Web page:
Natalie Willis, Reporter, Valley Ag Voice
Increasing state interest in water rights claims resulted in three proposed bills meant to change the current Water Code, but policy advocates from the California Farm Bureau Federation, as well as other agricultural stakeholders, stalled two bills and amended SB 389 before it was signed into law.
Governor Gavin Newsom signed SB 389 on Oct. 8, granting the State Water Board authority to investigate water rights claims that extend to pre-1914 appropriative rights. Despite initial concerns that this legislation would allow the SWB to investigate water rights claims at will, Senior Policy Advocate for CFBF Alexandra Tollette Biering explained that new amendments neutralized this possibility.
“Originally, the bill had some provisions that gave the water board the authority to determine whether water rights were forfeited and could basically take them away…another had the burden of proof to prove that you had a water right that was valid,” Biering said. “But what we ended up doing was working with them to set certain thresholds and certain requirements that the water board had to meet in order to ask about a water rights claim.”
The amended bill, introduced by Democratic Senator Ben Allen, now confirms that the State Water Resources Control Board can ask for information through an information order, Biering explained. Additional requirements for the SWB include the need to explain why it is requesting that information with attached evidence that has led to the question of the validity of a water rights claim. The board’s executive director must make the official request, Biering added.
In its original text, the bill would have provided the SWB with tools to enforce or revoke a water right at the discretion of the board. The amendments pushed by the Farm Bureau changed it into a tool for the water board to use under certain conditions to further their interest in expanding data information, Biering explained.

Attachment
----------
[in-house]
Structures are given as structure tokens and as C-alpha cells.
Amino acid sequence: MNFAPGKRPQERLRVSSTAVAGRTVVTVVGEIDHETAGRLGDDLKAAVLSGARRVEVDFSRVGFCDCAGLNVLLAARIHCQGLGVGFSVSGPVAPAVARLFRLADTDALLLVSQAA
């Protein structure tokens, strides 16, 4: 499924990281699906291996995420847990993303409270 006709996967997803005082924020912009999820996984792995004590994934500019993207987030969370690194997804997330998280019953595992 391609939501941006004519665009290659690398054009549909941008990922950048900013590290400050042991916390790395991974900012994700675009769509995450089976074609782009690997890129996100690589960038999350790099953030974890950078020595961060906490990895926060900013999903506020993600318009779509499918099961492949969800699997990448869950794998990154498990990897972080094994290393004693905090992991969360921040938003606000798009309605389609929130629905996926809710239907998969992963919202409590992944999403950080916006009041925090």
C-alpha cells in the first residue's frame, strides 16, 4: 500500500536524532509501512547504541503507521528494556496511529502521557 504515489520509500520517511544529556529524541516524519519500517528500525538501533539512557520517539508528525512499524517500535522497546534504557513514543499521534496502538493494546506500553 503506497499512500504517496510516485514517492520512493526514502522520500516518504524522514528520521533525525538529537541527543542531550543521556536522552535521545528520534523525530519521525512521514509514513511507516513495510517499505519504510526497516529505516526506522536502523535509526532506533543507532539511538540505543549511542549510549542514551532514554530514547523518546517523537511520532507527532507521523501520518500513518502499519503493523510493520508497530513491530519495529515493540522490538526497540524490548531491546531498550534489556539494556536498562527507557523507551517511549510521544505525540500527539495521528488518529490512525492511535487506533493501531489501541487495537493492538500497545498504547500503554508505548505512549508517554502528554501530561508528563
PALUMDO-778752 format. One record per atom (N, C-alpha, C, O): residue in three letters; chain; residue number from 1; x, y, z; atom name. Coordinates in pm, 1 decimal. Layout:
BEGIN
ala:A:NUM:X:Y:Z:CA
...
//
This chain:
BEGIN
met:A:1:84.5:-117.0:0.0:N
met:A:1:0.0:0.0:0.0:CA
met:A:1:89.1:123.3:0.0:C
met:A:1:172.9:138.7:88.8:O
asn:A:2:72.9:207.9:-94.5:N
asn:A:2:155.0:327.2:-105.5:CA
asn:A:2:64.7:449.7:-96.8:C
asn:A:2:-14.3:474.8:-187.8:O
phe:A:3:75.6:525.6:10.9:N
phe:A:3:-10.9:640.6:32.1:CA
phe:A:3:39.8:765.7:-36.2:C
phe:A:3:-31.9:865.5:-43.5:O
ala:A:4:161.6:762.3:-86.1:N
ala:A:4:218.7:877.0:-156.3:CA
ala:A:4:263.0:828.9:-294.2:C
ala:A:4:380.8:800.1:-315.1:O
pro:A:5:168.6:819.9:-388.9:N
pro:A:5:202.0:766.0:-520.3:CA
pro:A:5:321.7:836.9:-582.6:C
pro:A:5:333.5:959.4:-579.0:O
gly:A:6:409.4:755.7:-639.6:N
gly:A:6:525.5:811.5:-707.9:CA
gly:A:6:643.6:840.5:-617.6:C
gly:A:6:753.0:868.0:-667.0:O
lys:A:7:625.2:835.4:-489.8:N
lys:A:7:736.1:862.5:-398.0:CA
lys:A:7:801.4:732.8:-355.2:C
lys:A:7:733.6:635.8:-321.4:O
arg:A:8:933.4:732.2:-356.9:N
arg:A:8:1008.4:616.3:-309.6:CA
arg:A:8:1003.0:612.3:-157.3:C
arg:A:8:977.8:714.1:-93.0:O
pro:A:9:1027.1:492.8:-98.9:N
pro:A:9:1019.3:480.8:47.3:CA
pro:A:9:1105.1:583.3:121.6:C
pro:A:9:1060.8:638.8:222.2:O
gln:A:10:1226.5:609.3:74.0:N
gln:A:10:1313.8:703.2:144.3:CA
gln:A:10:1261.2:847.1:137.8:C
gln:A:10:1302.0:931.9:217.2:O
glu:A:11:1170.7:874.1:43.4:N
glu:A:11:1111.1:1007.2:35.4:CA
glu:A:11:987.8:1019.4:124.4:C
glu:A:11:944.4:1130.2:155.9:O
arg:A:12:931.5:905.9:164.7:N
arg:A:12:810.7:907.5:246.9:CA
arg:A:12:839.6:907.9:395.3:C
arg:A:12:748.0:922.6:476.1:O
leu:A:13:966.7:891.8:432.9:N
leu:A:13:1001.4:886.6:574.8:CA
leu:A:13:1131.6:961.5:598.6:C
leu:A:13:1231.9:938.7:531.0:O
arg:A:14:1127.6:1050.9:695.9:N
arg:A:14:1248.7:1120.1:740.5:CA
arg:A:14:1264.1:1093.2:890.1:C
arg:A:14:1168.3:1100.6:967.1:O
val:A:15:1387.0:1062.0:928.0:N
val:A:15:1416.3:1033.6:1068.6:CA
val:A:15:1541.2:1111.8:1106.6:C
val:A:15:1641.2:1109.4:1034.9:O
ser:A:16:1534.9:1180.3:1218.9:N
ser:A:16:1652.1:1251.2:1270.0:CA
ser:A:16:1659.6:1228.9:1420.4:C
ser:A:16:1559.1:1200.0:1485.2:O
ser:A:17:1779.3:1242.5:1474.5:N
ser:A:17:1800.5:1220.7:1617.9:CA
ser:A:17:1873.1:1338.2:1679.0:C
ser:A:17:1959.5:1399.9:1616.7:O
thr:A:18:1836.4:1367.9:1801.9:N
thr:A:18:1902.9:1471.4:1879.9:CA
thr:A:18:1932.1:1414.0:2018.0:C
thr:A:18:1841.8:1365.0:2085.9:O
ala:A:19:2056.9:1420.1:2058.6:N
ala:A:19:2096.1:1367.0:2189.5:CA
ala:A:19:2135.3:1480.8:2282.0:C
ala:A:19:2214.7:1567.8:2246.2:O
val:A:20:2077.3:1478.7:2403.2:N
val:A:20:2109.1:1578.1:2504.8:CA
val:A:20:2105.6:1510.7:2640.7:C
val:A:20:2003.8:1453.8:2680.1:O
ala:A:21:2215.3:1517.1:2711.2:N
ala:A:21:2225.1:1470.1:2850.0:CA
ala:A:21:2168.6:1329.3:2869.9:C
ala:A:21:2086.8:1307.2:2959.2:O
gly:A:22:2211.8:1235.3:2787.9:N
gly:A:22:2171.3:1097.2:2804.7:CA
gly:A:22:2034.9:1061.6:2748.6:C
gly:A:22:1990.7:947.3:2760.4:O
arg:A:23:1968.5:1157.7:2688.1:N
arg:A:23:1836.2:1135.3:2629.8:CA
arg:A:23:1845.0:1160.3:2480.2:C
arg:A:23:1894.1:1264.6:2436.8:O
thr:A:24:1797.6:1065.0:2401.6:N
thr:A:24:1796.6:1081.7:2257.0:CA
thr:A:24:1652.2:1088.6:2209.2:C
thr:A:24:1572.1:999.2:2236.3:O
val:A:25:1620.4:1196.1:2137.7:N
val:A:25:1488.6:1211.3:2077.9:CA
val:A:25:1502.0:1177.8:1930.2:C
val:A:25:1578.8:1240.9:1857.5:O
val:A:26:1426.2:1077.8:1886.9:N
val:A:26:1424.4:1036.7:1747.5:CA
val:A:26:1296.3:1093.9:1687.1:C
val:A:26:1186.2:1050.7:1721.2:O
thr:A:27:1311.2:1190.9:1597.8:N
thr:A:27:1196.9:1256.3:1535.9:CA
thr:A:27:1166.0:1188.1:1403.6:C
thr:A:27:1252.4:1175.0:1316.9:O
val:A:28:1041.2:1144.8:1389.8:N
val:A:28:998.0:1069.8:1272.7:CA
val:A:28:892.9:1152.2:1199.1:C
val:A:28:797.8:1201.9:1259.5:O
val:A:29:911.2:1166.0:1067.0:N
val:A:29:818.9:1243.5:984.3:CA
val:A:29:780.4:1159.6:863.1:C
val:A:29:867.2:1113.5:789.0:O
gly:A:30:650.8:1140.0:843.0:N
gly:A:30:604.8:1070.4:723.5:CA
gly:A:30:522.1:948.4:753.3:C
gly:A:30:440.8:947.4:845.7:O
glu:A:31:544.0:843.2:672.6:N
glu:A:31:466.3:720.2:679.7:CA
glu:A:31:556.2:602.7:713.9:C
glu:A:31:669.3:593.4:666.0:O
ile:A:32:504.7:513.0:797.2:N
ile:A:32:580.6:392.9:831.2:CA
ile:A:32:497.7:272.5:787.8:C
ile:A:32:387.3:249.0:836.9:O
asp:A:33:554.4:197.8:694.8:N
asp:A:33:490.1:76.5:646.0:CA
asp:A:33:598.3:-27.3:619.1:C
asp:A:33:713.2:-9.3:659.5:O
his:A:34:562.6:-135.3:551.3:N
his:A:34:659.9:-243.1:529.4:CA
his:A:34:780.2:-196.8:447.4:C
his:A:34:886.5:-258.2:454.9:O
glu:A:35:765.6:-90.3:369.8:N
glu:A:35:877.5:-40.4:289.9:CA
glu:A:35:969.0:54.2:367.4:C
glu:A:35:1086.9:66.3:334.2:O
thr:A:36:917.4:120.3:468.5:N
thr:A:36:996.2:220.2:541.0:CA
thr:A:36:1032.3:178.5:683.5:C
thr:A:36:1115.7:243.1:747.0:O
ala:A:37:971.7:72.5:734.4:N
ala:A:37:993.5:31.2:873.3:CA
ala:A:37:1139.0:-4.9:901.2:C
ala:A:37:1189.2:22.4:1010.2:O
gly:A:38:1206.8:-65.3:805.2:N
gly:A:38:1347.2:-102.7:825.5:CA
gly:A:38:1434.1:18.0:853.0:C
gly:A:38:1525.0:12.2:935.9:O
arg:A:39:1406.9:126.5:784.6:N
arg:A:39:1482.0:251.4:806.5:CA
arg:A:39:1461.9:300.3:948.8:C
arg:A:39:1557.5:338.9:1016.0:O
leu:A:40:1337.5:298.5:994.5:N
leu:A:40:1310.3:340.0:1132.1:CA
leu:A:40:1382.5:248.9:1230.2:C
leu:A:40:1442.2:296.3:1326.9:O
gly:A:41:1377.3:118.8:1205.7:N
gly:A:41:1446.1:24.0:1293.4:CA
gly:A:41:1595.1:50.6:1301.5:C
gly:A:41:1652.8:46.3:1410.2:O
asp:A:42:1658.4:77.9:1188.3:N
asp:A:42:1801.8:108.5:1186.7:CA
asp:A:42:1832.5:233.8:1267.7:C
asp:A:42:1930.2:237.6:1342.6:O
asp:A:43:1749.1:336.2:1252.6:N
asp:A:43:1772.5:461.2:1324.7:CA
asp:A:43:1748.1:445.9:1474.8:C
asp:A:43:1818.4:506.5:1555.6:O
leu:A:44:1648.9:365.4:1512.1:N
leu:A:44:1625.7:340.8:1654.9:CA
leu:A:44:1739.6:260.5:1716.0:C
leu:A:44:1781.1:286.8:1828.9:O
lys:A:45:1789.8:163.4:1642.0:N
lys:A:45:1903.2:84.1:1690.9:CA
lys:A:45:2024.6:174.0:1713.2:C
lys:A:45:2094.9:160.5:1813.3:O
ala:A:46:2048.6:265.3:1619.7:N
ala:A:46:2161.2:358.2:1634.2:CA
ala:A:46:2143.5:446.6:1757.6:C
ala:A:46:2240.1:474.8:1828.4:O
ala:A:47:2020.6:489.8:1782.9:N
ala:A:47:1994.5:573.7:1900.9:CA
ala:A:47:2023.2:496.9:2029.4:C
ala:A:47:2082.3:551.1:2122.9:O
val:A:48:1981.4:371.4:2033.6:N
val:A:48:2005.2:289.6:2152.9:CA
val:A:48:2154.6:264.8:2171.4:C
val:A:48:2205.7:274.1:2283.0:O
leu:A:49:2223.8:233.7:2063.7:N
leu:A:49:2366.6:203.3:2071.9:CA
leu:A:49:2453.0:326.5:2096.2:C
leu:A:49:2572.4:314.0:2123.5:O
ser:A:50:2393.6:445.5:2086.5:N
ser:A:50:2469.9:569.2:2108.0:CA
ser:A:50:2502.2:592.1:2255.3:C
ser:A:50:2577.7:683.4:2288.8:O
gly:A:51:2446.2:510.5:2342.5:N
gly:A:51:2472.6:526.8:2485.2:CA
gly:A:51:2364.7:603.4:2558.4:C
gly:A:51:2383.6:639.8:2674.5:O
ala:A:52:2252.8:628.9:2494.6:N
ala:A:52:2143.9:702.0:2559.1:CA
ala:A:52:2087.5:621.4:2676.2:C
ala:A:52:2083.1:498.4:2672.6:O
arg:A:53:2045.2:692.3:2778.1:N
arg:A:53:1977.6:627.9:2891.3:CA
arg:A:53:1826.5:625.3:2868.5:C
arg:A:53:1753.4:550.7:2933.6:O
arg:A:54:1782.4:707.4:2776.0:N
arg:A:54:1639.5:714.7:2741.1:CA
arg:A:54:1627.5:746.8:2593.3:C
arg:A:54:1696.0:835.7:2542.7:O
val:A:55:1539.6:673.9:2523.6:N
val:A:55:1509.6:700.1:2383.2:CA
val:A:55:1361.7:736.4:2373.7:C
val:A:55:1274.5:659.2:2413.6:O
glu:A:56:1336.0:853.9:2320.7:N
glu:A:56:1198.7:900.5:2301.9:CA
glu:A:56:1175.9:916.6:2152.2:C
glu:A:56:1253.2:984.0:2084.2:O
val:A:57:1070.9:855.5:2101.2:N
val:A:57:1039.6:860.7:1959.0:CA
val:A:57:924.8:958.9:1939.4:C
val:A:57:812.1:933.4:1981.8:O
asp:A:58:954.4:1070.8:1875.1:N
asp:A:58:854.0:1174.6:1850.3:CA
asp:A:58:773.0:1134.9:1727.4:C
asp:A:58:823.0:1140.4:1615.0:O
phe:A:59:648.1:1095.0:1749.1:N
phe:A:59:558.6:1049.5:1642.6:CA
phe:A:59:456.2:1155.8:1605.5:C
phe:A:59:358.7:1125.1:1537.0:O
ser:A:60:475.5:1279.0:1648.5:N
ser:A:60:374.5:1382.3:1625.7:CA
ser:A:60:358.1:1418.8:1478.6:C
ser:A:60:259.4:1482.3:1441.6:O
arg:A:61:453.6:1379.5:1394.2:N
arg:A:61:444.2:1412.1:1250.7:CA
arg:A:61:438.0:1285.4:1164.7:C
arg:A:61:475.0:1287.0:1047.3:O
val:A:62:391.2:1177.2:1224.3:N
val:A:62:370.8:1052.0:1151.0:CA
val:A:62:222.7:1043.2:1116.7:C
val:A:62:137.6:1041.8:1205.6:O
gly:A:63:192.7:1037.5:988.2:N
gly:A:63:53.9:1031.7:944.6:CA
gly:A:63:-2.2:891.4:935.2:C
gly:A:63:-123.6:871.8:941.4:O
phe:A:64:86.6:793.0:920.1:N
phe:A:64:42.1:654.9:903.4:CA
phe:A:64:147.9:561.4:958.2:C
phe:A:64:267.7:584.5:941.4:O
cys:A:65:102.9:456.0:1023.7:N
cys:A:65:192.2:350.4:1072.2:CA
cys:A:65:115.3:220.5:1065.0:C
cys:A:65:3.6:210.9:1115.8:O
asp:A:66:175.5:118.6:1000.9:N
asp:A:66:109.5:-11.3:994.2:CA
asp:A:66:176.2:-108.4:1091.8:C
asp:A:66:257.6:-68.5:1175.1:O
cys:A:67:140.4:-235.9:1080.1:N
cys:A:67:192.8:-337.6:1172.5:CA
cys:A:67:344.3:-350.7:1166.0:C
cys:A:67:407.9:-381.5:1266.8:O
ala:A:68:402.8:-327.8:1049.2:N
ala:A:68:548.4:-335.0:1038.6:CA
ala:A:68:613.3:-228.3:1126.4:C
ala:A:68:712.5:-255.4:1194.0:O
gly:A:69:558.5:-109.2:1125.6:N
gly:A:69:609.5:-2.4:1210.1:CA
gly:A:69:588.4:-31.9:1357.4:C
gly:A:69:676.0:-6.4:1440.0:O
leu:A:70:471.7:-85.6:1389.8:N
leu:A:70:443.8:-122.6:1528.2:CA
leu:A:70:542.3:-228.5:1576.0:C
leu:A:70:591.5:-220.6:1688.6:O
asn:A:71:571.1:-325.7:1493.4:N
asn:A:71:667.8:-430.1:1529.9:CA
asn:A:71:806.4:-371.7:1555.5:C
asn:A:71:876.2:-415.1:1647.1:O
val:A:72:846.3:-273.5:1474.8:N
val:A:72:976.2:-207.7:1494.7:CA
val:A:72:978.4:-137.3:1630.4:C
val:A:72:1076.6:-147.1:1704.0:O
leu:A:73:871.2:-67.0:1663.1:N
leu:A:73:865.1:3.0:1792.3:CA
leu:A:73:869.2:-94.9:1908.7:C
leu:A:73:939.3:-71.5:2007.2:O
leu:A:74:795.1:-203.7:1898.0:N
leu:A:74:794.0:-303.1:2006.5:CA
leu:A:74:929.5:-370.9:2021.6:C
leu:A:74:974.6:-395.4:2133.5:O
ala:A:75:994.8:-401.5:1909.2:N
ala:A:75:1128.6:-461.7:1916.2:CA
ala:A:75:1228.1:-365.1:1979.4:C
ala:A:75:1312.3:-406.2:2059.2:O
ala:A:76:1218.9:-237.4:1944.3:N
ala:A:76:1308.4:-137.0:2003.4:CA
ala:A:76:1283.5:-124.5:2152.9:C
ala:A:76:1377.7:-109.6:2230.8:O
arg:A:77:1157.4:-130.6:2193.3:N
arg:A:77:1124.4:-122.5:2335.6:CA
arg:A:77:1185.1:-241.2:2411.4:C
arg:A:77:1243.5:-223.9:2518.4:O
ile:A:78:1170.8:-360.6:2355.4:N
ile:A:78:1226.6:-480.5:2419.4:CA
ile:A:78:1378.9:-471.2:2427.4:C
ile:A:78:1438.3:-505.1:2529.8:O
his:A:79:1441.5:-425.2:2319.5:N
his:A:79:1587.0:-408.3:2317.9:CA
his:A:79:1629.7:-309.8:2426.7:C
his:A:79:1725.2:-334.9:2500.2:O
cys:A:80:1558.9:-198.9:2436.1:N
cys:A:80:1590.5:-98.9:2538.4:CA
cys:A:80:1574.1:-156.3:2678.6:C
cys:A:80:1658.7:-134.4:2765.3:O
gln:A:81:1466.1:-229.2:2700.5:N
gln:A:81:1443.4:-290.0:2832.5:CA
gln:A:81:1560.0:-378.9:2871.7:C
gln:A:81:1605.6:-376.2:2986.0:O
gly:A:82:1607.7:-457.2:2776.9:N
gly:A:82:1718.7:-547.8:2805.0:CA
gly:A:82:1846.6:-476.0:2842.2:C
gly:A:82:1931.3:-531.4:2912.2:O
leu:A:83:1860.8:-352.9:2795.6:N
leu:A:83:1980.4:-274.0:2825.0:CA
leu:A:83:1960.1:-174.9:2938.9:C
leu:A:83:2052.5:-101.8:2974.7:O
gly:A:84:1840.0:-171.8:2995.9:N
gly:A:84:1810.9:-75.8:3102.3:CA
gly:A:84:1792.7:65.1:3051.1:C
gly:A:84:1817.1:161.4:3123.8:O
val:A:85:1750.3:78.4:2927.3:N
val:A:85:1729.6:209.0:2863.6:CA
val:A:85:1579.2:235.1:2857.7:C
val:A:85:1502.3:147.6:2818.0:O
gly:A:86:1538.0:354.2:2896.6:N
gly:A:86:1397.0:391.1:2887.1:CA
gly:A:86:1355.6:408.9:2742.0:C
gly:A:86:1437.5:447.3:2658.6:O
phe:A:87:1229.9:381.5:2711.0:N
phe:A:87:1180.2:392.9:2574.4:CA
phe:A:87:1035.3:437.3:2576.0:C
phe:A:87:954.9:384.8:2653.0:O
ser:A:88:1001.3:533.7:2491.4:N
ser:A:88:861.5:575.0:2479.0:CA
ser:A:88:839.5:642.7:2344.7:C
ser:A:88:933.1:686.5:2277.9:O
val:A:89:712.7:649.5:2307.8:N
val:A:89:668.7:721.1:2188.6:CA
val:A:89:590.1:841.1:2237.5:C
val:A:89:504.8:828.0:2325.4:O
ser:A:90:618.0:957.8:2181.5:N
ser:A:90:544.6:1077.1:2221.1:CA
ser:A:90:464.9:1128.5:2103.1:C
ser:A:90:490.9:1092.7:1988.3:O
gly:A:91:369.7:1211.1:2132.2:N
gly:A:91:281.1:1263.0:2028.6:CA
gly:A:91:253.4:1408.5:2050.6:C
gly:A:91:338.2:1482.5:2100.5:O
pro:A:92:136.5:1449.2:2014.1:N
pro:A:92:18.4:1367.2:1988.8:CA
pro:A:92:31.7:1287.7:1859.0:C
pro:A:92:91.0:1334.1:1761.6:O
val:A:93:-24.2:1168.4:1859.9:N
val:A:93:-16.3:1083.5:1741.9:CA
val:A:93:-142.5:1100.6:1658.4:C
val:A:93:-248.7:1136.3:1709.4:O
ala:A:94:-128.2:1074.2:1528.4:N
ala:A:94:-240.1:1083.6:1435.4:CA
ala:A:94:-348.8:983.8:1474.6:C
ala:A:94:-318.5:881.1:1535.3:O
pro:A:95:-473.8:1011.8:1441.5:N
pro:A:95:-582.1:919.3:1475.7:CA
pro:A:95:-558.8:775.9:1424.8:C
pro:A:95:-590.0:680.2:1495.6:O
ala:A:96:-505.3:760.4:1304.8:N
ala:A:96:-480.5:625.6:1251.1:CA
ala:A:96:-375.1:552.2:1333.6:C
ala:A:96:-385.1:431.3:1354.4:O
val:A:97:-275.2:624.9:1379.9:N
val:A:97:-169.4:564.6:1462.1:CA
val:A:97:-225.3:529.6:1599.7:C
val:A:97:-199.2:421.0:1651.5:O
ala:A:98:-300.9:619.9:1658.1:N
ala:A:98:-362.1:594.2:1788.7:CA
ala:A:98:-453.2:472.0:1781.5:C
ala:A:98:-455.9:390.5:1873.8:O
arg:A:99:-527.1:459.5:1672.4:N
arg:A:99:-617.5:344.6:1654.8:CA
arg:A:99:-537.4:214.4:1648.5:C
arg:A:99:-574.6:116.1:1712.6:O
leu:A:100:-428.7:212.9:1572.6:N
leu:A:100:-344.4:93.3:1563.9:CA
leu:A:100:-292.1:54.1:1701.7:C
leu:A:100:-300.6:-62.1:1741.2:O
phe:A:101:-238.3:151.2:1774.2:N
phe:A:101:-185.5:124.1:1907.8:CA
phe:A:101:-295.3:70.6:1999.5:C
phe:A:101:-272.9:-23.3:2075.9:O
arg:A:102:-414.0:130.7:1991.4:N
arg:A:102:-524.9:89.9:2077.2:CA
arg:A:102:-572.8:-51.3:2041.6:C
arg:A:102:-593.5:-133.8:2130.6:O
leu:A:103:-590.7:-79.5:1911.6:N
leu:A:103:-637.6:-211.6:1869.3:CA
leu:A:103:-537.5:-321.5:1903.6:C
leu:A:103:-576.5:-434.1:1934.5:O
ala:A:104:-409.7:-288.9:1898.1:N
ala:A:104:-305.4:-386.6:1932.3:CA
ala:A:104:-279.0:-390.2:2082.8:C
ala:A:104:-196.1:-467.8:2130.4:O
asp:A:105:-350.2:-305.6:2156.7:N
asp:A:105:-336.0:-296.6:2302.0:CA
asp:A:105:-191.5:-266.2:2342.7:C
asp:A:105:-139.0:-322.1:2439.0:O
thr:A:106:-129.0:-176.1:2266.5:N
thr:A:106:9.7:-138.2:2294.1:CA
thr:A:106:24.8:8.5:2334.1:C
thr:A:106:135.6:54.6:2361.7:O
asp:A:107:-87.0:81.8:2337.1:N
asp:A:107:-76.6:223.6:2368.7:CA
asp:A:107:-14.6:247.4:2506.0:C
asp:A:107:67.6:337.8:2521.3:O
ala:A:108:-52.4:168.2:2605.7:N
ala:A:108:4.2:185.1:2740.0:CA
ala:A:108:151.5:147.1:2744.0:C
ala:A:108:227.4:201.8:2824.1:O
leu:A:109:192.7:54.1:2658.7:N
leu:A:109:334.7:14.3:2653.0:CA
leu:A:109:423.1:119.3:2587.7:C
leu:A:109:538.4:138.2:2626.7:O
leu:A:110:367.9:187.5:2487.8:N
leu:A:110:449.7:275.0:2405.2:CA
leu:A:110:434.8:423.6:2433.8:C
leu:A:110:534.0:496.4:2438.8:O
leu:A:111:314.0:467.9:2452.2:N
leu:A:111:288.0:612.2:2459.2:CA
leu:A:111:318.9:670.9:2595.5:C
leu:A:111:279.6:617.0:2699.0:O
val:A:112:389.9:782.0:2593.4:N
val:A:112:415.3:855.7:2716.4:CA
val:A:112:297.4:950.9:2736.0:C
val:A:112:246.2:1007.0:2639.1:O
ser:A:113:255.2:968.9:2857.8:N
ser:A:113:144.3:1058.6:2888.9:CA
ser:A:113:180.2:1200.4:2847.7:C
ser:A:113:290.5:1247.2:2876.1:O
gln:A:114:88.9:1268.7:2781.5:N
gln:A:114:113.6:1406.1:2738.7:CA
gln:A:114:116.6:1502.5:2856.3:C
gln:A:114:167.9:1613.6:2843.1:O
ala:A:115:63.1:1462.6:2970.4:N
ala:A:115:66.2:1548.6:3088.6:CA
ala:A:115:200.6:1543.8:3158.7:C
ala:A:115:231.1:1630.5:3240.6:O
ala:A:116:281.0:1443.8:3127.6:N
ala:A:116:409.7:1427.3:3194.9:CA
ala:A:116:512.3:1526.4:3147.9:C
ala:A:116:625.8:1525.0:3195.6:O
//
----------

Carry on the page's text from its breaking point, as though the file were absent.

“Instead of them just having a blank check to go out, issue information orders — request information about your water rights whenever they can, whenever they want to for any reason at all, with no explanation — and then follow it up with an enforcement action, this is really focused on information gathering,” Biering said. “They have to prove that there’s a really valid reason that they need to do it.”
According to Biering, SB 389 is less of a threat to agricultural water rights holders now that the nature of the bill has changed from enforcement through an altered water code to a bill that clarifies its existing power to collect information.
“At the end of the day, we’re moving into an era where more information is going to be requested…in the absence of good information, it’s really hard to make truly impartial data-driven management decisions,” Biering said. “Instead, you end up making decisions that are based on partially complete information or political pressures or things like that. And those are not the sort of decisions we want made — we would rather have transparent, understandable, impartial, data-driven decisions made with good information than the alternative.”
The two water bills that were stalled, however, have larger implications for Central Valley farmers. Assembly Bill 1337, introduced by Democratic Assemblymember Buffy Wicks, would give the water board the authority to curtail pre-1914 water rights outside of a drought emergency.
In an opinion piece for the Orange County Register, Justin Caporusso, executive director of the Mountain Counties Water Resources Association, explained that the bill subjects water users “to the whims of the state.”
The second stalled bill, Assembly Bill 460, introduced by Democratic Assemblymember Rebecca Bauer-Kahan, would grant the water board the ability to intervene in water diversions without due process as well as increasing fines.
“Increasing fines by such crippling amounts that only those with the deepest pockets would be willing to take the risk to divert water legally, thereby killing family farming,” Caporusso wrote.
According to Biering, these bills would increase penalties for diverting water in violation of a board order and could ultimately curtail all existing water rights.
“Those two other bills would also give the water board more power to issue curtailment orders over every watershed as well as to stop people from diverting for an entire irrigation season,” Biering said. “Those are the things that I think are probably more worth focusing on going forward and making sure that some of the more harmful aspects of those bills don’t get signed into law.
While both bills are not currently moving forward, they are not fully dead and have turned into two-year bills. Biering explained that the decision to either push harder for the bills or drop them will be determined in January 2024.